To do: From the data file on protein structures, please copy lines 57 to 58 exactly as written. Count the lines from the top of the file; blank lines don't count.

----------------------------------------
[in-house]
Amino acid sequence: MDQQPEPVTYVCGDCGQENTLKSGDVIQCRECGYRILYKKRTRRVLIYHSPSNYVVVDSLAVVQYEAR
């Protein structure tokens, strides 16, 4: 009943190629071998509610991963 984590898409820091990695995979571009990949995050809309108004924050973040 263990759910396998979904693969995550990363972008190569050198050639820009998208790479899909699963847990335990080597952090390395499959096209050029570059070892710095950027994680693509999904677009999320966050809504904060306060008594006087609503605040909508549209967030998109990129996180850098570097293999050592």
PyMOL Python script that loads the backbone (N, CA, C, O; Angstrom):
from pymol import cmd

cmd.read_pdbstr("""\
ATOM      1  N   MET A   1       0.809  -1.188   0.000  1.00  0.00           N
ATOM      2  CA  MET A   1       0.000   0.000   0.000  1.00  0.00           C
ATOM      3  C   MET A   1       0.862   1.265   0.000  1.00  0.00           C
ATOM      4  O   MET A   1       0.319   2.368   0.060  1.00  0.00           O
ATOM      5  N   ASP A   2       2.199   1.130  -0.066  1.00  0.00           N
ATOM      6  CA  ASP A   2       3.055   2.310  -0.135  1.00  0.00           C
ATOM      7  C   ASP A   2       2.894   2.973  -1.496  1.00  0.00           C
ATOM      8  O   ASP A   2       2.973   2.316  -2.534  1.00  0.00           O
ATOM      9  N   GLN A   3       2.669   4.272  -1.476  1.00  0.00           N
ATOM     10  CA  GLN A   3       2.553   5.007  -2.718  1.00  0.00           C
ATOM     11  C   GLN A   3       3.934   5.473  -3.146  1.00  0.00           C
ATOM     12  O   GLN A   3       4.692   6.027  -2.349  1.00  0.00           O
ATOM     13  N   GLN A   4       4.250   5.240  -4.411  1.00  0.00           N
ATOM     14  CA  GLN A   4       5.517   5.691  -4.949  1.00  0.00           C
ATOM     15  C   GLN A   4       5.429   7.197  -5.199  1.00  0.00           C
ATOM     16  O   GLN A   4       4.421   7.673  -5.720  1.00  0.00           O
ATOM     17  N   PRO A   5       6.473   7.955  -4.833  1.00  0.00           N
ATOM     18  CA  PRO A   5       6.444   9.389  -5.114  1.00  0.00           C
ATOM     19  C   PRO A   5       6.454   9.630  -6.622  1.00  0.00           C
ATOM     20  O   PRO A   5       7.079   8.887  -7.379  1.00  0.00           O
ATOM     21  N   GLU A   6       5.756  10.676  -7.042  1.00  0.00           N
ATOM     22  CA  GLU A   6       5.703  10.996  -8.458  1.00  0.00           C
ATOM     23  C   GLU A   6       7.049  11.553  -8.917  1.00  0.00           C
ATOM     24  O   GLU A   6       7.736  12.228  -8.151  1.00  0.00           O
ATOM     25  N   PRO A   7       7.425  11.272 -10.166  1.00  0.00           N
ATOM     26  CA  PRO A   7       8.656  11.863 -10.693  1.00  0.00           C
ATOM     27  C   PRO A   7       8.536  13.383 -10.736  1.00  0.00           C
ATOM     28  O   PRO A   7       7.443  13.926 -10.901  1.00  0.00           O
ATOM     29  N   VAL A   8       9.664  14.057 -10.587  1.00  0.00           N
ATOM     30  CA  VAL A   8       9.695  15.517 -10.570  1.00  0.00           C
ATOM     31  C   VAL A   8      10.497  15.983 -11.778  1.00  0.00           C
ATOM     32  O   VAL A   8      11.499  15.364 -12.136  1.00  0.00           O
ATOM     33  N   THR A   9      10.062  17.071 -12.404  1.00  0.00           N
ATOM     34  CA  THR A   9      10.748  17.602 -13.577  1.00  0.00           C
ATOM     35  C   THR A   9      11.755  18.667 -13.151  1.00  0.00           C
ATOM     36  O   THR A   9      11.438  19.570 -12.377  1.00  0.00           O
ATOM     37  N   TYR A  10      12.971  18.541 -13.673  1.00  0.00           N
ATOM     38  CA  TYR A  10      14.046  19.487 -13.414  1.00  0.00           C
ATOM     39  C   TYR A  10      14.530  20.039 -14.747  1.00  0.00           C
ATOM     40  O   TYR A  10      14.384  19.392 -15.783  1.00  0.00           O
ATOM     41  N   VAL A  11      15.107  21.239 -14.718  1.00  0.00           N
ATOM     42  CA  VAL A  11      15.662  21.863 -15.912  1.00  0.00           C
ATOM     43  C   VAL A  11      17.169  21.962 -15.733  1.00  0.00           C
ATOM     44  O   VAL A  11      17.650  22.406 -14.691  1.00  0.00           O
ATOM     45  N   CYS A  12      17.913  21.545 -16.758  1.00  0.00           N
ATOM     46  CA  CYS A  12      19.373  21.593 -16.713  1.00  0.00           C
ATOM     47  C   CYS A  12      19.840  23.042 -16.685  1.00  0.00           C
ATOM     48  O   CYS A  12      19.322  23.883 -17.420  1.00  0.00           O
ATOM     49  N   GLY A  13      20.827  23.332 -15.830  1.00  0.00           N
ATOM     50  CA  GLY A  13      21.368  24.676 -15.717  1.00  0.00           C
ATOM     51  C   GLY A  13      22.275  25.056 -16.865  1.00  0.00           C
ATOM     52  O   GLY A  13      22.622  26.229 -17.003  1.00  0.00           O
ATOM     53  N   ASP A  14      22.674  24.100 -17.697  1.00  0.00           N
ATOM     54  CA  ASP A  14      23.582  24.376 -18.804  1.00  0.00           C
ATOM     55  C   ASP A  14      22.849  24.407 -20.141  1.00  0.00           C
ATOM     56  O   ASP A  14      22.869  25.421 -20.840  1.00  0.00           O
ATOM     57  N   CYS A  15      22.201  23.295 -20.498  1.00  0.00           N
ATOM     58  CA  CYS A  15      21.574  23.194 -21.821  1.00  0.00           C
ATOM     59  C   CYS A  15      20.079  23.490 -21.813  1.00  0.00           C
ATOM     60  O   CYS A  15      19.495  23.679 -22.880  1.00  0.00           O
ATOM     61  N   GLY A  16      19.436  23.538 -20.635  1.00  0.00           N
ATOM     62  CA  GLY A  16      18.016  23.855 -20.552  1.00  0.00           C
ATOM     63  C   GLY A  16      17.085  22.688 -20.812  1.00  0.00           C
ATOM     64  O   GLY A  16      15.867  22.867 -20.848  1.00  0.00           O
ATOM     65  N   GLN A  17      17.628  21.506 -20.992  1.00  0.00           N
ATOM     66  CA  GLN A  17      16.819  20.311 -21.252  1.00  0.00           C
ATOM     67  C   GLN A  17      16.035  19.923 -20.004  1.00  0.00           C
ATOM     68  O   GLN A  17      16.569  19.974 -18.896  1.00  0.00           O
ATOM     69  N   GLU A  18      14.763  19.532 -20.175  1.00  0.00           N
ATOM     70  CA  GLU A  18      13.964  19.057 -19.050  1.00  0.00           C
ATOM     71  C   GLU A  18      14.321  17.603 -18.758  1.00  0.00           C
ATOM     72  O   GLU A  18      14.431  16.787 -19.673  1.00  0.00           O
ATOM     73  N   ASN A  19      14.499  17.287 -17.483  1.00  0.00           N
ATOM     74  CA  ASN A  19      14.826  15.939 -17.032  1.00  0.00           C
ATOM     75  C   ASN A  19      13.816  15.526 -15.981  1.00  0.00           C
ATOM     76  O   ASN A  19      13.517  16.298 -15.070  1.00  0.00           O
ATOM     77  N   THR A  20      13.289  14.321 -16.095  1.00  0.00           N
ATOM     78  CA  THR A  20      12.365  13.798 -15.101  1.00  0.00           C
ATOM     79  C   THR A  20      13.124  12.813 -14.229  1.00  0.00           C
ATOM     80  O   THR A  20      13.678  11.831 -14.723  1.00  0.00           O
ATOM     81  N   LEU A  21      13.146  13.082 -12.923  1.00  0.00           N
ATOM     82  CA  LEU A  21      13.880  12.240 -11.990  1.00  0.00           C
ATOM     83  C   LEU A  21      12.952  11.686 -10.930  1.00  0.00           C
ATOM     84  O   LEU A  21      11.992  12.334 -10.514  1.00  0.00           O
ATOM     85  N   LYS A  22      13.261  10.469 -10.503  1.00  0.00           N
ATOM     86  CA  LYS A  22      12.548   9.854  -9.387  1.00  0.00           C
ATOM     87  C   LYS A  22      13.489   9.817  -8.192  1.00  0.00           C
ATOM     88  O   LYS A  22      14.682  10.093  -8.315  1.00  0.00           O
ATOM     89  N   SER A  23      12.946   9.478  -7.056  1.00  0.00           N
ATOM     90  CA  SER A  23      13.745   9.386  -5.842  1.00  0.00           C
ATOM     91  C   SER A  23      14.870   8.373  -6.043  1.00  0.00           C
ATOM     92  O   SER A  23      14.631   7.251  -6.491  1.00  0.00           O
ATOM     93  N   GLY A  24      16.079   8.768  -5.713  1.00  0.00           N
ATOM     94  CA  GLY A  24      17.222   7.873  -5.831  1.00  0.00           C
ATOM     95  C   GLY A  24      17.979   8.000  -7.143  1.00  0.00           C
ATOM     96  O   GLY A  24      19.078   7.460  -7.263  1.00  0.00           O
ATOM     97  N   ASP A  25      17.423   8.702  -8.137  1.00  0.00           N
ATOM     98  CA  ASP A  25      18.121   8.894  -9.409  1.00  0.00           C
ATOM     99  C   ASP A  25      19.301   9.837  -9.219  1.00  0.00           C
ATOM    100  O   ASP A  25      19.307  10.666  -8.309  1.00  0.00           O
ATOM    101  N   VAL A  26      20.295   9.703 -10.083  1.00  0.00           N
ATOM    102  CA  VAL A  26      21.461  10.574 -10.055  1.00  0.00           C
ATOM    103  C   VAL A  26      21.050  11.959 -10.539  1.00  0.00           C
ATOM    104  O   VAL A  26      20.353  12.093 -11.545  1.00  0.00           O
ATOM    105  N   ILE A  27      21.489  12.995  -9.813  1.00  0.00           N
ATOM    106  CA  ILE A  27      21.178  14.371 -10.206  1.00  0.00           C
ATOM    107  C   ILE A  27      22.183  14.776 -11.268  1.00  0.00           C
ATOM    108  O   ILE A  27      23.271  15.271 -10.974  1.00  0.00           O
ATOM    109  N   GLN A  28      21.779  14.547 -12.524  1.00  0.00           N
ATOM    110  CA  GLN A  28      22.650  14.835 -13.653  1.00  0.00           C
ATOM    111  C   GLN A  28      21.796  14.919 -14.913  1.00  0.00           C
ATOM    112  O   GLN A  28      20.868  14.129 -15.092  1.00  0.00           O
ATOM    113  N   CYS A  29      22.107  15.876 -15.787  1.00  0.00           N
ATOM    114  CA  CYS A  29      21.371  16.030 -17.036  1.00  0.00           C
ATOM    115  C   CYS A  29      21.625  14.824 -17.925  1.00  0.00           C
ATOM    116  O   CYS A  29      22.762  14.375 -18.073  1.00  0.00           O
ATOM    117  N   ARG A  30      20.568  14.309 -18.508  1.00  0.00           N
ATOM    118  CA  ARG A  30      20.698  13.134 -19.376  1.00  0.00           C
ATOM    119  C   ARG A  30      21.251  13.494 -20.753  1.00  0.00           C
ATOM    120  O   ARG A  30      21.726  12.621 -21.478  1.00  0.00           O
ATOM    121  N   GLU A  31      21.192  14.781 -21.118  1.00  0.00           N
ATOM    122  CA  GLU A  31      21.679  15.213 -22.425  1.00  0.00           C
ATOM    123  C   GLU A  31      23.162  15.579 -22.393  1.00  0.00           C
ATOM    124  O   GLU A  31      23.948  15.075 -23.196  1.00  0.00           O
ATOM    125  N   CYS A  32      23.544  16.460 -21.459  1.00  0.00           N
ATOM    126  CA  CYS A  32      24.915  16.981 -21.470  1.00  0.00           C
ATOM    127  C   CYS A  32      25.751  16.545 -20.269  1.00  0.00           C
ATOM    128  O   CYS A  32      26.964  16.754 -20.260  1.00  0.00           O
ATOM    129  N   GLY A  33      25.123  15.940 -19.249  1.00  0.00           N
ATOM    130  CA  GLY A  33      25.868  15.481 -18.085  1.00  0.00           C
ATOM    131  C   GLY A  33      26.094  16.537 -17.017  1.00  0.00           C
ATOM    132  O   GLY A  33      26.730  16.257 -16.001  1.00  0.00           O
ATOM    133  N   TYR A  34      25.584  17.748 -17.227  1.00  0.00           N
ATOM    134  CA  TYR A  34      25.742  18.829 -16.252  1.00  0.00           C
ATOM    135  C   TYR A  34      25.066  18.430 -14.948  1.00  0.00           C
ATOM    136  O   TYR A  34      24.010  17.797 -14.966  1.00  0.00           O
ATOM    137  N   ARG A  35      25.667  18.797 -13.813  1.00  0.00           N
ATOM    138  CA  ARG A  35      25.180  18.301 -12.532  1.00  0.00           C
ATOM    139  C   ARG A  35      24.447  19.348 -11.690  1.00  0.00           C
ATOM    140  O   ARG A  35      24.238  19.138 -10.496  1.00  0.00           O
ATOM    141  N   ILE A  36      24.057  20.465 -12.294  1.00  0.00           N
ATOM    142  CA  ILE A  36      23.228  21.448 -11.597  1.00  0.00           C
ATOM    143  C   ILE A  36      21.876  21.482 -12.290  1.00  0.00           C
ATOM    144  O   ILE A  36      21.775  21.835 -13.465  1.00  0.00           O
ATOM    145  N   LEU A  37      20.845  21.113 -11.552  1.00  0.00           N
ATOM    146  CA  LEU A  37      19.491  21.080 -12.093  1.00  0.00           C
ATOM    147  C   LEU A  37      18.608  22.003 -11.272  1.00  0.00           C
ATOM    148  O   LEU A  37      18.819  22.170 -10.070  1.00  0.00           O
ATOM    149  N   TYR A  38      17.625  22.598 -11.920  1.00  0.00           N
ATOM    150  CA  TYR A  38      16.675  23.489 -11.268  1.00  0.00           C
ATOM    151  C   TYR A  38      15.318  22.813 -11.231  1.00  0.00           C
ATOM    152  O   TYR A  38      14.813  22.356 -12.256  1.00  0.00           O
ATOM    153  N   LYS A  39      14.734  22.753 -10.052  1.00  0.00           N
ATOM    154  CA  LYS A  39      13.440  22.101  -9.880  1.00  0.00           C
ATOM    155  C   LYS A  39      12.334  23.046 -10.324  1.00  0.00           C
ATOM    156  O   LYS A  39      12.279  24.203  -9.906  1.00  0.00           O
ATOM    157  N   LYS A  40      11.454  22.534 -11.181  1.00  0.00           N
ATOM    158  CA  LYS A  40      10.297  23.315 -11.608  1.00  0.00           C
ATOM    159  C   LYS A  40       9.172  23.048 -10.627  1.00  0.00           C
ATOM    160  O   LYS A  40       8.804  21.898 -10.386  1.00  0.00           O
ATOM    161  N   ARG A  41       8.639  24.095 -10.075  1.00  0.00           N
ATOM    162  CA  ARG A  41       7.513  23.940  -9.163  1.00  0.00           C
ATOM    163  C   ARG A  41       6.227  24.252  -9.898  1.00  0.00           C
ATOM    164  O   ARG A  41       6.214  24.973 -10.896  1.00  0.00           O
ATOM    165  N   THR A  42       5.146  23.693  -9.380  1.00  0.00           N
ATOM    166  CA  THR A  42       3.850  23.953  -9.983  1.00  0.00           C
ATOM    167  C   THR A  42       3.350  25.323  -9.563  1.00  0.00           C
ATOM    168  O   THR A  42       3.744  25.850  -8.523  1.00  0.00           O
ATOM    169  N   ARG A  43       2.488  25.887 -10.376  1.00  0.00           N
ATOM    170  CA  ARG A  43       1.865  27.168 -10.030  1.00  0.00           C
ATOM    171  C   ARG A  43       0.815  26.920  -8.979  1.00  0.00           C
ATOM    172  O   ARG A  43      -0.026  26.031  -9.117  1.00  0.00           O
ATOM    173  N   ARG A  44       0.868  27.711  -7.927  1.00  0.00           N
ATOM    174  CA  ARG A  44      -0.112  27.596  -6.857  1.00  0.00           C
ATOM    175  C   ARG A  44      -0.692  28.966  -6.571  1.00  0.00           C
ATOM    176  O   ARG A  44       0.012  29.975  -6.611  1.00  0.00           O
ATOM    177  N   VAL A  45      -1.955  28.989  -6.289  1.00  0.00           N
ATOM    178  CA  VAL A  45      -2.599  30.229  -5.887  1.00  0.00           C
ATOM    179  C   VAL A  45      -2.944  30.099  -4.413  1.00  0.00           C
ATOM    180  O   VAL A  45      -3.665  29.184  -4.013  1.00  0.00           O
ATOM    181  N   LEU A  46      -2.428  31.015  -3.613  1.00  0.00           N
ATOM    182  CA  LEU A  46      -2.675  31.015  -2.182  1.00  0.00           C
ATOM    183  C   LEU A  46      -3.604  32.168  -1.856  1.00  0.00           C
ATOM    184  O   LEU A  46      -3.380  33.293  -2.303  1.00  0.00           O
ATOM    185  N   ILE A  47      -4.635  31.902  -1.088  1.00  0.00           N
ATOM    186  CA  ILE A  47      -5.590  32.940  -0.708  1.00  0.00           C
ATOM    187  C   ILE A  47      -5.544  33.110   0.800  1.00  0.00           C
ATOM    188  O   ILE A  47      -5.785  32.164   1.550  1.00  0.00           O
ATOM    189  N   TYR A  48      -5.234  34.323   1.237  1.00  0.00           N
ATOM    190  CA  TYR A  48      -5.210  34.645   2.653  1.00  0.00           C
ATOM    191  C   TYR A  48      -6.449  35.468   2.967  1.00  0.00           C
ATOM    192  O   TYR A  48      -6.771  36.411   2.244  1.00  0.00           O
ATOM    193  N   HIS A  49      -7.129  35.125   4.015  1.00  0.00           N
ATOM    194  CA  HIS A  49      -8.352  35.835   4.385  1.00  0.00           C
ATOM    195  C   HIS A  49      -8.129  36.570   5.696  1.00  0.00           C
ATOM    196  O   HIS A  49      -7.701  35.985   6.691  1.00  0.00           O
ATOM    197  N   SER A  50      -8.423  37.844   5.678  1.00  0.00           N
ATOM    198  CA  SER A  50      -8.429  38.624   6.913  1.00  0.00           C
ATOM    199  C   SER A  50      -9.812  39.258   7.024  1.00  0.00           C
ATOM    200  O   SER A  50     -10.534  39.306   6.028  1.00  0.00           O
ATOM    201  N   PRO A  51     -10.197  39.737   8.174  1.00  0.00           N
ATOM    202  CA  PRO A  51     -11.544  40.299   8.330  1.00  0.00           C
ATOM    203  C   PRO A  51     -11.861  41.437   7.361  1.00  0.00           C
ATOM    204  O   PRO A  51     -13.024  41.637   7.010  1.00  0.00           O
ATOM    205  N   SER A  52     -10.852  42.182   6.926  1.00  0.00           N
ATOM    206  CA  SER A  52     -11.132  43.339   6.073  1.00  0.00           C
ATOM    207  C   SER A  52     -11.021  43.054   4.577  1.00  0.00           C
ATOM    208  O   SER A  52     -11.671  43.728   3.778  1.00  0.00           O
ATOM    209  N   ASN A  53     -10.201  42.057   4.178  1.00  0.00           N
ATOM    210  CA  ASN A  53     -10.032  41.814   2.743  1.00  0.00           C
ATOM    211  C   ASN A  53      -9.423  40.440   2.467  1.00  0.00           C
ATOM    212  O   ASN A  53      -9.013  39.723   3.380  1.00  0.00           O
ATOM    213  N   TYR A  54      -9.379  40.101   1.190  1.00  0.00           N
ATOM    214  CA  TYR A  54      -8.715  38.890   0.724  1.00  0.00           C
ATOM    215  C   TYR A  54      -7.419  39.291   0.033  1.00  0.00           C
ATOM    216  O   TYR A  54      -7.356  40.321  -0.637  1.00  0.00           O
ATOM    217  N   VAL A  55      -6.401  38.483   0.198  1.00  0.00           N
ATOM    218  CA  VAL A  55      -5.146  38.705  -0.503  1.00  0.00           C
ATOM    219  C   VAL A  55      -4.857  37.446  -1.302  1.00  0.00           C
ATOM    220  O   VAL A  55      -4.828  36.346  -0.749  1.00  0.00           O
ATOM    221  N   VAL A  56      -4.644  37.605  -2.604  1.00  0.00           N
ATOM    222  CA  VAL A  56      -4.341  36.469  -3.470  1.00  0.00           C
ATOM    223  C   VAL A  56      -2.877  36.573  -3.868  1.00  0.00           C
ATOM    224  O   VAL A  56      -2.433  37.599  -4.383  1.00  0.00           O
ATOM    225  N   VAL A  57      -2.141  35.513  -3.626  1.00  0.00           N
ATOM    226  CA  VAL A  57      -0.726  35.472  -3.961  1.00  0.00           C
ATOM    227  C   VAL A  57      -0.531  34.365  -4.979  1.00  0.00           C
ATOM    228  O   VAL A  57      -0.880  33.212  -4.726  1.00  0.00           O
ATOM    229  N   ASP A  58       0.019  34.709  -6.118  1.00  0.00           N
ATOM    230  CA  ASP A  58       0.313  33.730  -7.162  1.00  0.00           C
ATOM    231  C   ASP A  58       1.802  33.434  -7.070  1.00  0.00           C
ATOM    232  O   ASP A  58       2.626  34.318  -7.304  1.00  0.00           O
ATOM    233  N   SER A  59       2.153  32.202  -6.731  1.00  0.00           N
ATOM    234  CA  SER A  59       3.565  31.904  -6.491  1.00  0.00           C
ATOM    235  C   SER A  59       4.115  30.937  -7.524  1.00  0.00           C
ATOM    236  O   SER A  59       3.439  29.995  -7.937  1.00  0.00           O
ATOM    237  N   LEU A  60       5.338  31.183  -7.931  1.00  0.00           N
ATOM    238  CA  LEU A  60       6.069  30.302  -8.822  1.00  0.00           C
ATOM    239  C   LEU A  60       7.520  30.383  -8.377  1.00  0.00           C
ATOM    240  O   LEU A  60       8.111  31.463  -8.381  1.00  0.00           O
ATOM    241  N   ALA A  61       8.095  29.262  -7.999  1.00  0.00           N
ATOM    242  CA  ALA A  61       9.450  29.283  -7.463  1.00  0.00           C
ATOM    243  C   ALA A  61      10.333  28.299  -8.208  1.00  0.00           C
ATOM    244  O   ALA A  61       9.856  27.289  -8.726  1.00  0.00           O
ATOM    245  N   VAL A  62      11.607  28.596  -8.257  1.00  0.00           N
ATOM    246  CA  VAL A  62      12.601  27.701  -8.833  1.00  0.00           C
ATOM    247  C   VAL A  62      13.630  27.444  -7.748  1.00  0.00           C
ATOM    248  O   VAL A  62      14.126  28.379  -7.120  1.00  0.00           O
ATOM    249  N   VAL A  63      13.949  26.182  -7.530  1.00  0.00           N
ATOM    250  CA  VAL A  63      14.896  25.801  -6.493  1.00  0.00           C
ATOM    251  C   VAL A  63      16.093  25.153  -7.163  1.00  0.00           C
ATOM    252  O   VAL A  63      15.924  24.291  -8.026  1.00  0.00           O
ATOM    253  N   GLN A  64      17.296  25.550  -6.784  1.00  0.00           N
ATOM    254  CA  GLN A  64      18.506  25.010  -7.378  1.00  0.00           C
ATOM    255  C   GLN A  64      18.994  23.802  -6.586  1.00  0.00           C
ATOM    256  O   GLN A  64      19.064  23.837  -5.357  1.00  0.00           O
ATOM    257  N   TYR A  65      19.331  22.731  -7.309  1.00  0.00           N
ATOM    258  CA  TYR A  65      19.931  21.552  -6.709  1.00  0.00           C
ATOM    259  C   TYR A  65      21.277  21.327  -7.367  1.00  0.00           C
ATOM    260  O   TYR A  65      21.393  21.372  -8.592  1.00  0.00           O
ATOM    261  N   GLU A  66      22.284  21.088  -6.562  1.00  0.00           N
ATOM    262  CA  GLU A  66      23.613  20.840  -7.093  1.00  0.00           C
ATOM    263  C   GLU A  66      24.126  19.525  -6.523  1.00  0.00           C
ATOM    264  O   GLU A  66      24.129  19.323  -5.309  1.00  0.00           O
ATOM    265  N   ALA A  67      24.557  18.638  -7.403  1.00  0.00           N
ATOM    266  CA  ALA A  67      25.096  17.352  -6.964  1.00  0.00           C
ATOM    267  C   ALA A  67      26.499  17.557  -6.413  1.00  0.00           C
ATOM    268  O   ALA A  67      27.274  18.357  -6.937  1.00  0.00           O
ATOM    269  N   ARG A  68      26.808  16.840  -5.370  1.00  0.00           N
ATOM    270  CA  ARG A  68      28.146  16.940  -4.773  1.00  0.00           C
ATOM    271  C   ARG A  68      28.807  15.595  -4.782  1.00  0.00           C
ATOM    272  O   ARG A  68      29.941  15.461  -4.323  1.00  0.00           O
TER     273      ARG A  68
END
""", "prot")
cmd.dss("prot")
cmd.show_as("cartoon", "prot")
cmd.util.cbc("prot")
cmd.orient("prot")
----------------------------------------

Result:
ATOM     51  C   GLY A  13      22.275  25.056 -16.865  1.00  0.00           C
ATOM     52  O   GLY A  13      22.622  26.229 -17.003  1.00  0.00           O